How to get into optimal ketosis?


How do you get into optimal ketosis? What to do if you’re not losing weight? How long does it take to reverse fatty liver? And why are you not losing body fat, even though your weight is decreasing?

Get the answers to these and other questions in this week’s Q&A with me.

Please note that these answers do not constitute medical advice and no doctor-patient relationship is established. These answers are for general information purposes and you should discuss any changes with your healthcare provider.

How to get into optimal ketosis?

I can’t seem to get into optimal ketosis. Been eating keto for 30 days, under 20 gram total carbs (usually not over 17), 30 to 56 grams protein, and not over 76 grams of fat. I rarely go over 900 calories but that’s because I’m 58 and very sedentary.

According to all my research I should be in optimal ketosis and losing weight like crazy. In 30 days my weight has dropped 4 kg – 9 lbs (I’m in no hurry, but surprised it’s not more) and the highest my ketones have been (by blood) is 1.4 mmol/L (that was after a semi fast) – usually it’s under 1. No where near the magic “3” I hear about. I do IF most of the time, having breakfast around 11 and I try to have dinner between 3 and 5. Any drink that isn’t water I use as a “snack”. I keep count with carb manager and weigh everything. Cutting protein has been hardest. Please tell me what to do to get into optimum ketosis!

Thank you,


Great question. The short answer is there may not be an “optimal” ketosis level when it comes to weight loss and general health. This is a concept that carried over from treating seizures and may apply to specific interventions like for Alzheimer’s, brain cancer or other fascinating areas of research. But when it comes to overall health and weight loss, there is no evidence to suggest higher ketone levels are “better.”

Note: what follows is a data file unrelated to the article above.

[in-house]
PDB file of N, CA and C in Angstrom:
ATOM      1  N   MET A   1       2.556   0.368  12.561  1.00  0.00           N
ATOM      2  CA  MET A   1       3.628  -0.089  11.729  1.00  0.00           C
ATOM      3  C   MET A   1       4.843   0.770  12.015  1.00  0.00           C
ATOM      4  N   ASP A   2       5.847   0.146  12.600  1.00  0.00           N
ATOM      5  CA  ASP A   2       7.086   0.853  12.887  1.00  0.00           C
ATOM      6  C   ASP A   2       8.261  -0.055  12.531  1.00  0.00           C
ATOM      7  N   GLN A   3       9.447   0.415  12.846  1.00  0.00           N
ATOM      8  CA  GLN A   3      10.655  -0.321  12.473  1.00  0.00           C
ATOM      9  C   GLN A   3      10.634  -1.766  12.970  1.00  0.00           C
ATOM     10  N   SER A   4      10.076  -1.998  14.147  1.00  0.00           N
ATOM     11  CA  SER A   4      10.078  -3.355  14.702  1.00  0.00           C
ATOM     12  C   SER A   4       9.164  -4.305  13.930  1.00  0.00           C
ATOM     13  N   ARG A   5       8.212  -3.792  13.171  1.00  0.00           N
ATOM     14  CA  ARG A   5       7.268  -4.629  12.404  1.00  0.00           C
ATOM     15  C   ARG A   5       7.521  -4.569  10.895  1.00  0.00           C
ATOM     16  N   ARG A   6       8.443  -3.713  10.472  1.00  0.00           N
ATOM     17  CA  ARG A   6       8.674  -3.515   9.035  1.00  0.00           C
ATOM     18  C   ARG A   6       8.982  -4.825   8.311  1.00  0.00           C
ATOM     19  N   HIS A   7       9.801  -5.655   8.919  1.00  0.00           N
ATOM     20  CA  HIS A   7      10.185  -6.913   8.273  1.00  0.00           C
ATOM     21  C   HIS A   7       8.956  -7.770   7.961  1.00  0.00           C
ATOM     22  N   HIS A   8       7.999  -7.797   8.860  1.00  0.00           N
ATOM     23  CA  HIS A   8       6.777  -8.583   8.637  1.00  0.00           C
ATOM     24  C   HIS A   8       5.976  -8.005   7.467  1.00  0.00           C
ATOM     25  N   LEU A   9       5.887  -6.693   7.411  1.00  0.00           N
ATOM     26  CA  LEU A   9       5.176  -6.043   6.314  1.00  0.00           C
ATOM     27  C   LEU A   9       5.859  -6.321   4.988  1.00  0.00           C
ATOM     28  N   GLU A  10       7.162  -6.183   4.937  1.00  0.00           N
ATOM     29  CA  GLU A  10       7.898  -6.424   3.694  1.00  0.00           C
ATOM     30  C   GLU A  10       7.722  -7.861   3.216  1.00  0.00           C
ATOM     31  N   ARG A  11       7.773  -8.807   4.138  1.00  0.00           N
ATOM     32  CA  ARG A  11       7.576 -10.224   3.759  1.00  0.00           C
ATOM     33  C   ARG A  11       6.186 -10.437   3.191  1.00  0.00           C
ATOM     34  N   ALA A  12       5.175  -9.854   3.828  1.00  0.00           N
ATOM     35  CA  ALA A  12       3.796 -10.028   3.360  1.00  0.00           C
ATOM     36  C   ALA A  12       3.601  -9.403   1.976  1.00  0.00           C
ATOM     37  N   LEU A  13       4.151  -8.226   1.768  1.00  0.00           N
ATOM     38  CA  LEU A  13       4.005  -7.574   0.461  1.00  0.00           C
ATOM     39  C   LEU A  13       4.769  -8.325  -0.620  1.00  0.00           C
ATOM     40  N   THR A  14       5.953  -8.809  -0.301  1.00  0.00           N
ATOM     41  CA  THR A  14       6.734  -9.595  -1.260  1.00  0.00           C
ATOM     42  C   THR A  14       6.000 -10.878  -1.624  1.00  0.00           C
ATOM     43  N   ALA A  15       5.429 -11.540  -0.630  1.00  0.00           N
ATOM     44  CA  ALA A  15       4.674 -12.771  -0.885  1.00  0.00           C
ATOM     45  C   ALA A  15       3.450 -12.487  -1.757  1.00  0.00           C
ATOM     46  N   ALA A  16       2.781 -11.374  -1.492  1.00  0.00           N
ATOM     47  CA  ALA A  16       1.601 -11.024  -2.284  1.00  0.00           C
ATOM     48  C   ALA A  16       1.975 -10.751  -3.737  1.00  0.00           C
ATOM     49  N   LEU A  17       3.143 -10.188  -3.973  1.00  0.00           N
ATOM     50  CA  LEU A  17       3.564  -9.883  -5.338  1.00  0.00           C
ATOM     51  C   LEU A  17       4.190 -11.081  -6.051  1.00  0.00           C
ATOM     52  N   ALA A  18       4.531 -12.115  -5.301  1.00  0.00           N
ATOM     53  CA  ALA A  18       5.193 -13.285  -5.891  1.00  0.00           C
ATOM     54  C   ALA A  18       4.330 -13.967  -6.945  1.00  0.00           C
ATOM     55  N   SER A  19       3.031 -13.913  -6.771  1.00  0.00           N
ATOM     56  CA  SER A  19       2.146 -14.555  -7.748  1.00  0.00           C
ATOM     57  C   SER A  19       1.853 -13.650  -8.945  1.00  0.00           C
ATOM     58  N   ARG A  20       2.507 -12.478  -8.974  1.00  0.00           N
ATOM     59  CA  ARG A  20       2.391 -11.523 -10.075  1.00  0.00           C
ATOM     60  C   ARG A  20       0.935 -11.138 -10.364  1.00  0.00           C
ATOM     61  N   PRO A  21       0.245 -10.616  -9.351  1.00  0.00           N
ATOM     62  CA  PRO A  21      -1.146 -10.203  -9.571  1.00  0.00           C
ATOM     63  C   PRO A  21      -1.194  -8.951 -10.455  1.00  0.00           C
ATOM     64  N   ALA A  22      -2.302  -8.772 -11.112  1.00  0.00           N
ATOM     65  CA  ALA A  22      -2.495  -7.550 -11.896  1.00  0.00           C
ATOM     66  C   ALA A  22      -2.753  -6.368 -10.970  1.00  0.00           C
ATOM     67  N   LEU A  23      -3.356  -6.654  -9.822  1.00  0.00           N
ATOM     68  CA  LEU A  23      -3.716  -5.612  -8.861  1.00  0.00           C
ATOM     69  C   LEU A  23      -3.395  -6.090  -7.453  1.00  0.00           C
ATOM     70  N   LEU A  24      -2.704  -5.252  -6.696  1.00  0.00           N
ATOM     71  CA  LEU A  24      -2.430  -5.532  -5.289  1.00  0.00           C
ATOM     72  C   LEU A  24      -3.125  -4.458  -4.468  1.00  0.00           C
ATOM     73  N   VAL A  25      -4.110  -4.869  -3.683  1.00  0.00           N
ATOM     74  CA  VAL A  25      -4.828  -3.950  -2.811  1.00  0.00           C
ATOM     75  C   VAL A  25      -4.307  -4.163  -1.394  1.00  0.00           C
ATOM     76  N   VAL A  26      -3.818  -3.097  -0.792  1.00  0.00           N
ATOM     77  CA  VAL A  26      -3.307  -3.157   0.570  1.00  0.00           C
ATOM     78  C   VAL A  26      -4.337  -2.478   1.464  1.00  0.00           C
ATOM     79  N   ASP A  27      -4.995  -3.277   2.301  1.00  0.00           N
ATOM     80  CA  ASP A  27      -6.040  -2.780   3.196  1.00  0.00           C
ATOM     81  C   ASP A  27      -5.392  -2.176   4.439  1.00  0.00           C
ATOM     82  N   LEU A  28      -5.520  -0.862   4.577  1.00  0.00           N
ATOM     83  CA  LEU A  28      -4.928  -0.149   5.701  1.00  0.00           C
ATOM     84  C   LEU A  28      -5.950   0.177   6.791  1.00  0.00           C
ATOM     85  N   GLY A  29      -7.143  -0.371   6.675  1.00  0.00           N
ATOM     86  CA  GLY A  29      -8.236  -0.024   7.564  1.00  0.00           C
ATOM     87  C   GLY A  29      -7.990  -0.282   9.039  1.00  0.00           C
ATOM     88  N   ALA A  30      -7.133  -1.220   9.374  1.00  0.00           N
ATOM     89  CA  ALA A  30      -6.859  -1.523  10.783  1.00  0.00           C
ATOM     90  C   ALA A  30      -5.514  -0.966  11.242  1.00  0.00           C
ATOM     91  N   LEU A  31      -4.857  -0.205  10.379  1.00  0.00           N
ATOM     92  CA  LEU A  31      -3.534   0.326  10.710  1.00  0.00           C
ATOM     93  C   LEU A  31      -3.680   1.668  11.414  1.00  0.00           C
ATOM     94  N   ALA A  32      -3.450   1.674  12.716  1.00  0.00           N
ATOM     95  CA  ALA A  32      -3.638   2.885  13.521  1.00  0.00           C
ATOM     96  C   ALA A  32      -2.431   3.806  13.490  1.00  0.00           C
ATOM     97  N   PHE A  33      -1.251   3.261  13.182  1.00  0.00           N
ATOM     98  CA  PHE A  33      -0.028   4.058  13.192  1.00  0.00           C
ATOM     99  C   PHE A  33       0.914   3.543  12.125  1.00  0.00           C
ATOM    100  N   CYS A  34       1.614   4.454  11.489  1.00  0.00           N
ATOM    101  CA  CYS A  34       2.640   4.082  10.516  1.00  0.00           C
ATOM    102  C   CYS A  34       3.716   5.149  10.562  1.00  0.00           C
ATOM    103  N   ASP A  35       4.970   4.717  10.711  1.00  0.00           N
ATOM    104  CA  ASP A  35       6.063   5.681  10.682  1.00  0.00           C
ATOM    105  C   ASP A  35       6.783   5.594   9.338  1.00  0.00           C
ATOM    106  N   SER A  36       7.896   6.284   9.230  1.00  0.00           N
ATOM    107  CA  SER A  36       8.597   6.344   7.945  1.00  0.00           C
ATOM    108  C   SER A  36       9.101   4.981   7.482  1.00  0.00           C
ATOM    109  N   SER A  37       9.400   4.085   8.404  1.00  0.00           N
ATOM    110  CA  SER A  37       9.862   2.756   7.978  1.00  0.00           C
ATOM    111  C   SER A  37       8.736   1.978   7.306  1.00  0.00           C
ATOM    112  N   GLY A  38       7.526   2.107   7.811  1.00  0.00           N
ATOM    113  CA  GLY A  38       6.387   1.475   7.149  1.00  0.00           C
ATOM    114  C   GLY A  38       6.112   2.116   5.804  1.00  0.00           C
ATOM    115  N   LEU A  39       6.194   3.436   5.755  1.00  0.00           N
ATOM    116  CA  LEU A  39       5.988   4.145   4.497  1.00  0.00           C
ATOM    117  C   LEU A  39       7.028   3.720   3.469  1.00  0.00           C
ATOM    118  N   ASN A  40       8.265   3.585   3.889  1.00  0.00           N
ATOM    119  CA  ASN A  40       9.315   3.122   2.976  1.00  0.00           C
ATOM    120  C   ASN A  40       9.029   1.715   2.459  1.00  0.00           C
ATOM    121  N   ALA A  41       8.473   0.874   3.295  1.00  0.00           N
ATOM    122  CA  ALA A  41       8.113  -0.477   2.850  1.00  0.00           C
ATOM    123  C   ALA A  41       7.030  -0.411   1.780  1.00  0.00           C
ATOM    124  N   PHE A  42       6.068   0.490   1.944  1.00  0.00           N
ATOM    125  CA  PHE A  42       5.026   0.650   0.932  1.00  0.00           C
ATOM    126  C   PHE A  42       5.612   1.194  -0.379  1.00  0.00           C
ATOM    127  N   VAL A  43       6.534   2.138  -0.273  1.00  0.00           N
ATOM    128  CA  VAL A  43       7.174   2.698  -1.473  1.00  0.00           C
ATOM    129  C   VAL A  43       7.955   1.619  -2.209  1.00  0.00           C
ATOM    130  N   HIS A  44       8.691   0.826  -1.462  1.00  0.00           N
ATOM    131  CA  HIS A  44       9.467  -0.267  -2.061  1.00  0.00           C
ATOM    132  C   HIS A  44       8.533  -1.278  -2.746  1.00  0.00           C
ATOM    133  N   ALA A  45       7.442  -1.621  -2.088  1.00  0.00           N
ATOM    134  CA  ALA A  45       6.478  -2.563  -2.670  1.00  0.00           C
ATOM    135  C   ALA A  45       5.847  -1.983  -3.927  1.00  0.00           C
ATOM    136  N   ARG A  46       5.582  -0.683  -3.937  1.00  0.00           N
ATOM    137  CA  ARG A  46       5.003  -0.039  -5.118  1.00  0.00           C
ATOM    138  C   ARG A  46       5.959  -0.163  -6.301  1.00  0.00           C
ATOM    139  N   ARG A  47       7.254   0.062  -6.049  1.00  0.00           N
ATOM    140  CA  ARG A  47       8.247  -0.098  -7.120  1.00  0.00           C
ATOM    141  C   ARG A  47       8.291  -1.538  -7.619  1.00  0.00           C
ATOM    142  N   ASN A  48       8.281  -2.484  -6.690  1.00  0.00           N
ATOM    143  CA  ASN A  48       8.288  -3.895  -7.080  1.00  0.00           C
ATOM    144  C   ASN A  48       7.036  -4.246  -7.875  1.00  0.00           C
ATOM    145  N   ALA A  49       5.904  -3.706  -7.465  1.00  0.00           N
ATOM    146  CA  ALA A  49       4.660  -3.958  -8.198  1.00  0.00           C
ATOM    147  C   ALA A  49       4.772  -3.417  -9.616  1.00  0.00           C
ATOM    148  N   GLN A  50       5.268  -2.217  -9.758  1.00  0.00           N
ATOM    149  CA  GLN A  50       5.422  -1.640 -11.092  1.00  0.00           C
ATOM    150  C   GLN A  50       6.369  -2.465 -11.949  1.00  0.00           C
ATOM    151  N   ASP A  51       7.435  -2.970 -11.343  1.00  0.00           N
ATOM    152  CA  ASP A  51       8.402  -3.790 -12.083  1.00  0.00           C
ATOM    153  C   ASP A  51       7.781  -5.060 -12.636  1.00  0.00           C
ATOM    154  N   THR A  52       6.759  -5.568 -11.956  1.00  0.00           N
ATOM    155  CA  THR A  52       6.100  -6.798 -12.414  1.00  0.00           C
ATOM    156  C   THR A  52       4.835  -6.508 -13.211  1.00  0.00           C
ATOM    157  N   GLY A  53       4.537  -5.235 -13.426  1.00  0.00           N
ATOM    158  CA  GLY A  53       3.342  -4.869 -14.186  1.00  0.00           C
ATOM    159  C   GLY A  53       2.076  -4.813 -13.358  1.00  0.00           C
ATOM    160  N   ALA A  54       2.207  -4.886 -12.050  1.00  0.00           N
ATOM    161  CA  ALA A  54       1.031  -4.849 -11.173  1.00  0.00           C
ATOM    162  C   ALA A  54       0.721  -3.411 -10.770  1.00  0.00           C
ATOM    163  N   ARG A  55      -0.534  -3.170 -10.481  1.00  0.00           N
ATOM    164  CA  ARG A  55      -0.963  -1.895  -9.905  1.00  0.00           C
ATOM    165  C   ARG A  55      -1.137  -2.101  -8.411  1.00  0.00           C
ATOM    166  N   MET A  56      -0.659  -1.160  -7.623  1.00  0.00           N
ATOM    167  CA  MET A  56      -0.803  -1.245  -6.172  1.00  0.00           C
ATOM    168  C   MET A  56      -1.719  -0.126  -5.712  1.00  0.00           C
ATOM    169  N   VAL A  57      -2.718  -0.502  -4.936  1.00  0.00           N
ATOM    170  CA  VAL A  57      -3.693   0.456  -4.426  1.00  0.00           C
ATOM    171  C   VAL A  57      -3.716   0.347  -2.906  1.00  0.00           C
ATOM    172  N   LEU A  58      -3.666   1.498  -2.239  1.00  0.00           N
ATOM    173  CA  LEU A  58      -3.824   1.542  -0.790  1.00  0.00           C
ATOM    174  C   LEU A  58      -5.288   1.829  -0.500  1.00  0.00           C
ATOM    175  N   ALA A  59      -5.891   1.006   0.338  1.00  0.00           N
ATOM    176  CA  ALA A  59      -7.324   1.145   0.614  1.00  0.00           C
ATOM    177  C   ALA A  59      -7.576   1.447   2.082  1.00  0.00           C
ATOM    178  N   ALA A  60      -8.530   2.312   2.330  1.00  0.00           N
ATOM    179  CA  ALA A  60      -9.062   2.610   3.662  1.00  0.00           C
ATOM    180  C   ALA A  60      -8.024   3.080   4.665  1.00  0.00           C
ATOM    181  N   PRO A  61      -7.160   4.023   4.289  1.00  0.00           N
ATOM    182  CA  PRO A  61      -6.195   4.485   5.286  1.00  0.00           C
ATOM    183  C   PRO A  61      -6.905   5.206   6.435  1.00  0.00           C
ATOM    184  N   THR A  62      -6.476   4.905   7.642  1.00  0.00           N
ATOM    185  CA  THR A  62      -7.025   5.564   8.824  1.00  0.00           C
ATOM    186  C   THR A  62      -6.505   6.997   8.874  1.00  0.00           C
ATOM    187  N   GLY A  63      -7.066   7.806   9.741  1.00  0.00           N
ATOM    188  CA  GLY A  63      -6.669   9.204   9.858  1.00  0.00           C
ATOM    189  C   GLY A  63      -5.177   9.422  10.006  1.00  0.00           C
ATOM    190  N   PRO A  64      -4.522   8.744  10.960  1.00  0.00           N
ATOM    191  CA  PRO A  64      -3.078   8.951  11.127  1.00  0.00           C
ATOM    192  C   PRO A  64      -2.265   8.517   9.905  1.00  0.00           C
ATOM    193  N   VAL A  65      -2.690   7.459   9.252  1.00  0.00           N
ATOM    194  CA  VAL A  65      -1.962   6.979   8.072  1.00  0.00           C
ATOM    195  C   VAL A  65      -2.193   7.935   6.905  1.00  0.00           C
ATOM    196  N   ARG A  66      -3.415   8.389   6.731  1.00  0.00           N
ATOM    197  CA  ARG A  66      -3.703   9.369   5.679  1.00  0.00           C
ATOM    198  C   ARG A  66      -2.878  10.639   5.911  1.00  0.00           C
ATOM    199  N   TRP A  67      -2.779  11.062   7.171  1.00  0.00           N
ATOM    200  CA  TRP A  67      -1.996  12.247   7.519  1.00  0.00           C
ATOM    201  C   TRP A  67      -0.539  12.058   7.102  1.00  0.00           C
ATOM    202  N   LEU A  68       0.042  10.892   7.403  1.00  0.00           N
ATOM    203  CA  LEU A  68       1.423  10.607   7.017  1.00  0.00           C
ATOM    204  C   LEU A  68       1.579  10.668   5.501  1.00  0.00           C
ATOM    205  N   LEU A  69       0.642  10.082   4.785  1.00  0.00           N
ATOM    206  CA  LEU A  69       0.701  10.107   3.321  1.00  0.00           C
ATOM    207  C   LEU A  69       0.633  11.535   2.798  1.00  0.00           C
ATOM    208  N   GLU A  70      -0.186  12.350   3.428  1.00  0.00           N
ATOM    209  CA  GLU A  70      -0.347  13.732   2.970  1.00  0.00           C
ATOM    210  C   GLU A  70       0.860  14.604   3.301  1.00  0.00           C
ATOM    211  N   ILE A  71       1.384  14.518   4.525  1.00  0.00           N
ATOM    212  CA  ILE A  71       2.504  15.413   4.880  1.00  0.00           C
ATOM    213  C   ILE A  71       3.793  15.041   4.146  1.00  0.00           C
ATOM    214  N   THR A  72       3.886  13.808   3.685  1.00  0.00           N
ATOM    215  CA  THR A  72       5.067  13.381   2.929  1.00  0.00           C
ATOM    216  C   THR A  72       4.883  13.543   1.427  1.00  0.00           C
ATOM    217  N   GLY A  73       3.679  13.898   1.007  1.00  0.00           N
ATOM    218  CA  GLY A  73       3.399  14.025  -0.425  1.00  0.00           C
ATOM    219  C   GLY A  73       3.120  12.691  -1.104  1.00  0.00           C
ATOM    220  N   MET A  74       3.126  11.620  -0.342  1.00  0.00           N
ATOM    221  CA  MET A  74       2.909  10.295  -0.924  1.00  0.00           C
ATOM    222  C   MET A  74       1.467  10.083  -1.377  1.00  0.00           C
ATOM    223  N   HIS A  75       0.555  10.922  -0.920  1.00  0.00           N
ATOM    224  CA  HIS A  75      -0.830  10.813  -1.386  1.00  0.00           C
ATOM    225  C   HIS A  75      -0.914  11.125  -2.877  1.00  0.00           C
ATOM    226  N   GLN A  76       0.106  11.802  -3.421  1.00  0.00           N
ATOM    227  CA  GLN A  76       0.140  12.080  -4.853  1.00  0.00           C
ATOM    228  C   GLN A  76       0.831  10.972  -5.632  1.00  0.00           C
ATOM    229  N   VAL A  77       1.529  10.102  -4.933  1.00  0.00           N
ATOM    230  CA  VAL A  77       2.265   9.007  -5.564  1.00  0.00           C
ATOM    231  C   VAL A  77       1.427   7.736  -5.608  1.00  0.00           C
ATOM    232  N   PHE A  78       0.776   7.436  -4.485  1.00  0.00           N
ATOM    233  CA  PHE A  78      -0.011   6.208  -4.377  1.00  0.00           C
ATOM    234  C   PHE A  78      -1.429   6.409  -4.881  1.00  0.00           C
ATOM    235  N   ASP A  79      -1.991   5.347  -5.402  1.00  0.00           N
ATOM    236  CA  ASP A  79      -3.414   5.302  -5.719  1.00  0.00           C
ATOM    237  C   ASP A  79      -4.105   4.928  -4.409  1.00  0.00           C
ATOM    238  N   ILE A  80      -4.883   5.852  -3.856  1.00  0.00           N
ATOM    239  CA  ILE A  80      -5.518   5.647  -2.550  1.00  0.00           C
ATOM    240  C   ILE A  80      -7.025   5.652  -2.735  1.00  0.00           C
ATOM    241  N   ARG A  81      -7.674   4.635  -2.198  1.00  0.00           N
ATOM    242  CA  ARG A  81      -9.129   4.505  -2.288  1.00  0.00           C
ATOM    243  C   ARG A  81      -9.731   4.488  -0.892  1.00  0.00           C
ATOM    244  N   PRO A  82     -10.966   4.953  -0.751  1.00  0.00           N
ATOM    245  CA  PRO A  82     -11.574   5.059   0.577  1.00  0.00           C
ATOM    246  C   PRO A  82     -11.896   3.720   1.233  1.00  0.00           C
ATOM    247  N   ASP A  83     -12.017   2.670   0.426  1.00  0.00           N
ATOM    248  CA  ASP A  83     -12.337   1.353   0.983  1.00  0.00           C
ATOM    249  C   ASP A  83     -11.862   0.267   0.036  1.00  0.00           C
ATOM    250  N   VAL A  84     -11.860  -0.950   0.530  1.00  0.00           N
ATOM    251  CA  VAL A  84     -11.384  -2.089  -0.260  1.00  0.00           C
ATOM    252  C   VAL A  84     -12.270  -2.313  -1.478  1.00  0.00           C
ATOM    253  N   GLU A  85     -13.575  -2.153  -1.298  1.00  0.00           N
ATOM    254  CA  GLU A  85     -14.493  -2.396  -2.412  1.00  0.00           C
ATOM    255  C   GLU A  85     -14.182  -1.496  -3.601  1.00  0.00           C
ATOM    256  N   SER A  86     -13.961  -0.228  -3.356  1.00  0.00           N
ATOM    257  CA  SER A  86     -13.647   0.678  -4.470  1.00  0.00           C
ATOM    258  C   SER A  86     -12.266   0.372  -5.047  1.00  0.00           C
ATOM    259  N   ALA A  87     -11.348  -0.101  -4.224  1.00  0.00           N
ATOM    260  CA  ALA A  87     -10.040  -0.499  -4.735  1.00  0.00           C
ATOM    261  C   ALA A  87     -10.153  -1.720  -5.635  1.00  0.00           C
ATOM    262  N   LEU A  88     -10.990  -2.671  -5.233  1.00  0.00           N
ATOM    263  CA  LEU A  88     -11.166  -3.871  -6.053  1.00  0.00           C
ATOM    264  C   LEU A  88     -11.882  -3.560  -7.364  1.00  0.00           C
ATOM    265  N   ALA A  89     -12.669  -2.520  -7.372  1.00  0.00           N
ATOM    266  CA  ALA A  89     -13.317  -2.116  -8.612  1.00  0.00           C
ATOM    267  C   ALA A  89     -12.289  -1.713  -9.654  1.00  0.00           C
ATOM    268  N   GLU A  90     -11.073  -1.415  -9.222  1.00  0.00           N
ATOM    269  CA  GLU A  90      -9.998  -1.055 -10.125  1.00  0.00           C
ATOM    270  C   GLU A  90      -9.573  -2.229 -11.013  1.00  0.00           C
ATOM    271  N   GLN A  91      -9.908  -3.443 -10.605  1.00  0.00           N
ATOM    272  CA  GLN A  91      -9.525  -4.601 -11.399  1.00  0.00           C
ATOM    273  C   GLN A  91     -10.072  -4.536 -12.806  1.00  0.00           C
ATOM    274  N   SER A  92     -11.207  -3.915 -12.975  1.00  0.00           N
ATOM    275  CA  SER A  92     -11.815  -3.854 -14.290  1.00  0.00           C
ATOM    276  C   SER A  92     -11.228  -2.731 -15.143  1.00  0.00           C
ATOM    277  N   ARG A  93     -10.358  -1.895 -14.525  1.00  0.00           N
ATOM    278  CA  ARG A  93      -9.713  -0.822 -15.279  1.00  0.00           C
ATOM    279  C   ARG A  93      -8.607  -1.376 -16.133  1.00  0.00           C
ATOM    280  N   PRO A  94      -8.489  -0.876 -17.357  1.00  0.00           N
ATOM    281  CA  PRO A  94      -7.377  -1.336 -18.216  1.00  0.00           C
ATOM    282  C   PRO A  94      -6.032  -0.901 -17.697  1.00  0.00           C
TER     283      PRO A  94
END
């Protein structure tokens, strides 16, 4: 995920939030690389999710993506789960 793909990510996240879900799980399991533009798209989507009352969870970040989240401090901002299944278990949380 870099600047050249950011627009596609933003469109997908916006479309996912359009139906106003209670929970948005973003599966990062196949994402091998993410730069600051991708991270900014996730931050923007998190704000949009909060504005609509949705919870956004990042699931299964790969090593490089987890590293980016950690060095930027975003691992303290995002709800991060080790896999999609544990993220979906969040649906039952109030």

Dr. Bret Scher

I’m not losing weight. What to do?

I have been on keto lifestyle since January 1, have not lost much weight or inches. What can I do to change that so I am losing both weight and inches?


Hi Kim,

This happens often. It can be so frustrating seeing all these amazing success stories and then not seeing the same success in yourself. I get it. For one, check out our realistic expectations guide as we all have our own health journey.

Second, although we usually don’t recommend calorie counting or “macro” counting, knowing your carb grams and total calories can be helpful in the beginning as sometimes our impressions are different from reality.

Also, consider enrolling in our Weight Loss For Good course to help you fine tune your efforts.

Hopefully those suggestions will get you back on your path top success!

Bret Scher

How long does it take for non-alcoholic fatty liver disease to reverse on LCHF?

In general, about how long does it take for non-alcoholic fatty liver disease to reverse itself on LCHF?


Good question. This depends on how you measure it. The lab values for liver function, most notably ALT, should start to get better within weeks, but may not completely normalize for months. Ultrasound evidence of fatty liver is slower to respond and can take months to start to see a response and up to a year or more to see complete resolution. Most of this is based on clinical experience and hopefully we will see better trials coming soon.

All the best!
Bret Scher

Body fat not decreasing, even though weight is going down

My weight is reducing by an average of 3.5 lbs (1.6 kg) a week, but my body fat % remains at 33%.

I started on a low carb diet for a week and now on keto for three weeks and it’s working, but my measured body fat % is not dropping – any ideas?


My first question is, how are you measuring body fat? The gold standard is DEXA but there are many other ways to measure it. Just keep in mind they all have a test-to-test variation. So when changes are small they can be lost in that variability.

But the next question is what are you doing to promote lean muscle mass? The best way to make sure you lose fat and gain muscle, in my opinion, is to eat low carb, get adequate protein, and perform regular resistance training. If you are new to exercise, try our Let’s Get Moving course.
I hope that helps!
Bret Scher

More questions and answers

Many more questions and answers:

Low-carb Q&A


More with low-carb doctors